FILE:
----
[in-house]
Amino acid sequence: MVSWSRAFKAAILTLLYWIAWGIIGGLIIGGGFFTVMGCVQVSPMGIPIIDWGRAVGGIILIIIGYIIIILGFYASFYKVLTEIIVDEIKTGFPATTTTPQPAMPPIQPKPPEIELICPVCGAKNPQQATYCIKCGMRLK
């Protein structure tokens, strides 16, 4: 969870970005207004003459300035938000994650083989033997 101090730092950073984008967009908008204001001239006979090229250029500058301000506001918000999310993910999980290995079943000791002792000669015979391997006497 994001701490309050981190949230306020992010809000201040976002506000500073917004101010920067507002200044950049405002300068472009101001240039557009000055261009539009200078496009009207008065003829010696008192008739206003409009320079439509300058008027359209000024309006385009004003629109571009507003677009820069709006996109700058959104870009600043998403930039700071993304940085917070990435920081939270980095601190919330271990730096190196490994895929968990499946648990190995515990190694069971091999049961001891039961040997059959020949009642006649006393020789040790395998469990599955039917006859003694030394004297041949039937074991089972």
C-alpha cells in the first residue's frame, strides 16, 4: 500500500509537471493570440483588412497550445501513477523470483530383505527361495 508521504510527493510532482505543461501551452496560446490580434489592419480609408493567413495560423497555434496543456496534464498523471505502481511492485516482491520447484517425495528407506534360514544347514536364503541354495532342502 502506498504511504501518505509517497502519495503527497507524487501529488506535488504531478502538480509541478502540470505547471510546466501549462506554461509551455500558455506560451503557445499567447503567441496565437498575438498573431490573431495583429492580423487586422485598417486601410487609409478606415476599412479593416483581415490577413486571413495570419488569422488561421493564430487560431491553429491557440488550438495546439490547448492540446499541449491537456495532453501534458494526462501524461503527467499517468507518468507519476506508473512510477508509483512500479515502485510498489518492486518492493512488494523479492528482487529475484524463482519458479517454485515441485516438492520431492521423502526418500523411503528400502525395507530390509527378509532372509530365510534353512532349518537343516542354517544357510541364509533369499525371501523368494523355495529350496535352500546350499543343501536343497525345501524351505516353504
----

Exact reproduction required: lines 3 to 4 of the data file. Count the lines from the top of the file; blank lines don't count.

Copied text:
């Protein structure tokens, strides 16, 4: 969870970005207004003459300035938000994650083989033997 101090730092950073984008967009908008204001001239006979090229250029500058301000506001918000999310993910999980290995079943000791002792000669015979391997006497 994001701490309050981190949230306020992010809000201040976002506000500073917004101010920067507002200044950049405002300068472009101001240039557009000055261009539009200078496009009207008065003829010696008192008739206003409009320079439509300058008027359209000024309006385009004003629109571009507003677009820069709006996109700058959104870009600043998403930039700071993304940085917070990435920081939270980095601190919330271990730096190196490994895929968990499946648990190995515990190694069971091999049961001891039961040997059959020949009642006649006393020789040790395998469990599955039917006859003694030394004297041949039937074991089972």
C-alpha cells in the first residue's frame, strides 16, 4: 500500500509537471493570440483588412497550445501513477523470483530383505527361495 508521504510527493510532482505543461501551452496560446490580434489592419480609408493567413495560423497555434496543456496534464498523471505502481511492485516482491520447484517425495528407506534360514544347514536364503541354495532342502 502506498504511504501518505509517497502519495503527497507524487501529488506535488504531478502538480509541478502540470505547471510546466501549462506554461509551455500558455506560451503557445499567447503567441496565437498575438498573431490573431495583429492580423487586422485598417486601410487609409478606415476599412479593416483581415490577413486571413495570419488569422488561421493564430487560431491553429491557440488550438495546439490547448492540446499541449491537456495532453501534458494526462501524461503527467499517468507518468507519476506508473512510477508509483512500479515502485510498489518492486518492493512488494523479492528482487529475484524463482519458479517454485515441485516438492520431492521423502526418500523411503528400502525395507530390509527378509532372509530365510534353512532349518537343516542354517544357510541364509533369499525371501523368494523355495529350496535352500546350499543343501536343497525345501524351505516353504